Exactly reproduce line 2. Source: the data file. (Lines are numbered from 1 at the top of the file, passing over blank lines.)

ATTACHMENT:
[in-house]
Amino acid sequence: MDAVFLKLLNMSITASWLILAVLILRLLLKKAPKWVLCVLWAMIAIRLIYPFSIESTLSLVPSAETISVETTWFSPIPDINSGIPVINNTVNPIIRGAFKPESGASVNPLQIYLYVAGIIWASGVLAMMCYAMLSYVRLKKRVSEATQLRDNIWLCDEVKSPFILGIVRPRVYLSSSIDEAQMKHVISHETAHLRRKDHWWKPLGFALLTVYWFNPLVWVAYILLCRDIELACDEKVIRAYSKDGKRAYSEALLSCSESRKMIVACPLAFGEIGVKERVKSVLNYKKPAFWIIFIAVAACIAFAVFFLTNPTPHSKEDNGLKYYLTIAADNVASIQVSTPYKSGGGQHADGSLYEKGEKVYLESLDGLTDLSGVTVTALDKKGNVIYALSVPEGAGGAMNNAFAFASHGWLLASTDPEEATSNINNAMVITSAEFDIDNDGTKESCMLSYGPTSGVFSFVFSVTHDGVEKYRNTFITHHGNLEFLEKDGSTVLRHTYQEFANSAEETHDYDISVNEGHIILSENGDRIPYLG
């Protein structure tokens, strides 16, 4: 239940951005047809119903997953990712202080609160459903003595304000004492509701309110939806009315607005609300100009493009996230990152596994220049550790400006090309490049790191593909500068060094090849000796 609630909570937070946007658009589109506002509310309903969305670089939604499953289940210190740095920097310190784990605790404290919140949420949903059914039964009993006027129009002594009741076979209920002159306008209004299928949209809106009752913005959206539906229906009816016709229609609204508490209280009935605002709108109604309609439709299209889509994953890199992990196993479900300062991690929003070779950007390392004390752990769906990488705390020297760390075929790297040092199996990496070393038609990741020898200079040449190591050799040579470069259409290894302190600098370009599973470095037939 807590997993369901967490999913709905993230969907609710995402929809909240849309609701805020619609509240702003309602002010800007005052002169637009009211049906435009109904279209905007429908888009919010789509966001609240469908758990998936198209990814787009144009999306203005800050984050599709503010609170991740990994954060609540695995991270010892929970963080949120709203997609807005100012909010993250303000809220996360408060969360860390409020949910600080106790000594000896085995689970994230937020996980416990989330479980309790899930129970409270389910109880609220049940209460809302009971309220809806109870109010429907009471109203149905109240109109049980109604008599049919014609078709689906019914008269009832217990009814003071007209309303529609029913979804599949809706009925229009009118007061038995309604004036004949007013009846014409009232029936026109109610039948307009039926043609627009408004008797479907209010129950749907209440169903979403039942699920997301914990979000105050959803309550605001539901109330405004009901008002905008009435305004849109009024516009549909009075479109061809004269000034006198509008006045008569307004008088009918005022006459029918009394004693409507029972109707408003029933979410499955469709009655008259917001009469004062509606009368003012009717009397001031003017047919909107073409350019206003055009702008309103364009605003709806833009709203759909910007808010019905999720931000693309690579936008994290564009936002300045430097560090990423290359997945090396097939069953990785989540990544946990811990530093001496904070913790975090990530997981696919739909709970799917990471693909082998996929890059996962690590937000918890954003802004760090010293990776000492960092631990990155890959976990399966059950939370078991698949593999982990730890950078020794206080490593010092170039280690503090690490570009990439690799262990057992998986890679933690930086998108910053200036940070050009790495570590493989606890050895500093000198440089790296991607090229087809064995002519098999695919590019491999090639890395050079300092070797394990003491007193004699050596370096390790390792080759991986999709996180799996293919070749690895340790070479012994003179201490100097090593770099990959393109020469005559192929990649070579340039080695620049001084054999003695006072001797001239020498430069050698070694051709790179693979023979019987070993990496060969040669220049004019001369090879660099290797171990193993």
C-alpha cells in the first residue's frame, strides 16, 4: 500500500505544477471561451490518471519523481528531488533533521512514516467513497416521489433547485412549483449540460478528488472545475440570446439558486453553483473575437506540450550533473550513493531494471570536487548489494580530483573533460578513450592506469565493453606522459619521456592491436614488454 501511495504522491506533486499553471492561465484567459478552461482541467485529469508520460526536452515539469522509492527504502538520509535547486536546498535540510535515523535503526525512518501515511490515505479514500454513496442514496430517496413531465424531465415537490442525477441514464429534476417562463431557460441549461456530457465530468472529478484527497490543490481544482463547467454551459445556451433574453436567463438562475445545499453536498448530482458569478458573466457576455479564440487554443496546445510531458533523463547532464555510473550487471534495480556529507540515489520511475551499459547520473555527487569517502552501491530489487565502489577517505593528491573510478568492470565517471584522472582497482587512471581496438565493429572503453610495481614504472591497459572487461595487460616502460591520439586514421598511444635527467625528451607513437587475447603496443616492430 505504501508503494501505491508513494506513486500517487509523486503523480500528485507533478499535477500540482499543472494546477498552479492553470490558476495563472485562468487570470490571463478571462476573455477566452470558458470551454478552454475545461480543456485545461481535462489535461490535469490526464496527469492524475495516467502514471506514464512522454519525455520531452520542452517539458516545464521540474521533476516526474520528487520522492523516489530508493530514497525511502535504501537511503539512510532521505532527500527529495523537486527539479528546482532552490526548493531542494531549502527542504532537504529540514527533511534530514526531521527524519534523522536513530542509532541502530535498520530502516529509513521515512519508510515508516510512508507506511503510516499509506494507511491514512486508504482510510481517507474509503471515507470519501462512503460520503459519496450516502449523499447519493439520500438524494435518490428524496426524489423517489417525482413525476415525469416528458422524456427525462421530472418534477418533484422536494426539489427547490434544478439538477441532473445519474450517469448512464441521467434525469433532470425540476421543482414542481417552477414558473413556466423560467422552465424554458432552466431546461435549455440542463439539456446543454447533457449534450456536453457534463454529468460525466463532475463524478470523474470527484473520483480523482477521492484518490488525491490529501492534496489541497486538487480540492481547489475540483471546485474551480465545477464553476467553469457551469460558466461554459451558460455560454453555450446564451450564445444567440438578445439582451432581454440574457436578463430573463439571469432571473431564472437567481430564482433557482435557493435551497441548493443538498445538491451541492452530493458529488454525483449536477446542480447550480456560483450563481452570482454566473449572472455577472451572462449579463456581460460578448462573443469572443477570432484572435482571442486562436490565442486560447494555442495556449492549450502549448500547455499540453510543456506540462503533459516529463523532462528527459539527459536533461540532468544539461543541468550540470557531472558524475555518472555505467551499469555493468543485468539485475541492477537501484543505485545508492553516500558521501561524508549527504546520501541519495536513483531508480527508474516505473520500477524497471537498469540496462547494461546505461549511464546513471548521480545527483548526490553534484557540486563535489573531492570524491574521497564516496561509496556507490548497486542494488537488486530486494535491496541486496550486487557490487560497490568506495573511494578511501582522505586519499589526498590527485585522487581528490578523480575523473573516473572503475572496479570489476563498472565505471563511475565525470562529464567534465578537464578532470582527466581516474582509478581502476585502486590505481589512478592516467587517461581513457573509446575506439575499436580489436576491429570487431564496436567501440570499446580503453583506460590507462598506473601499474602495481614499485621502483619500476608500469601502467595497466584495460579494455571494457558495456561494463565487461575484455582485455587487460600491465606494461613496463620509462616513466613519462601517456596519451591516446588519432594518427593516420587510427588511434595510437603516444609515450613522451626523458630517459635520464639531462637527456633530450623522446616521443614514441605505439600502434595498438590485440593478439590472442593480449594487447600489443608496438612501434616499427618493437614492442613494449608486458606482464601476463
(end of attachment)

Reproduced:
Amino acid sequence: MDAVFLKLLNMSITASWLILAVLILRLLLKKAPKWVLCVLWAMIAIRLIYPFSIESTLSLVPSAETISVETTWFSPIPDINSGIPVINNTVNPIIRGAFKPESGASVNPLQIYLYVAGIIWASGVLAMMCYAMLSYVRLKKRVSEATQLRDNIWLCDEVKSPFILGIVRPRVYLSSSIDEAQMKHVISHETAHLRRKDHWWKPLGFALLTVYWFNPLVWVAYILLCRDIELACDEKVIRAYSKDGKRAYSEALLSCSESRKMIVACPLAFGEIGVKERVKSVLNYKKPAFWIIFIAVAACIAFAVFFLTNPTPHSKEDNGLKYYLTIAADNVASIQVSTPYKSGGGQHADGSLYEKGEKVYLESLDGLTDLSGVTVTALDKKGNVIYALSVPEGAGGAMNNAFAFASHGWLLASTDPEEATSNINNAMVITSAEFDIDNDGTKESCMLSYGPTSGVFSFVFSVTHDGVEKYRNTFITHHGNLEFLEKDGSTVLRHTYQEFANSAEETHDYDISVNEGHIILSENGDRIPYLG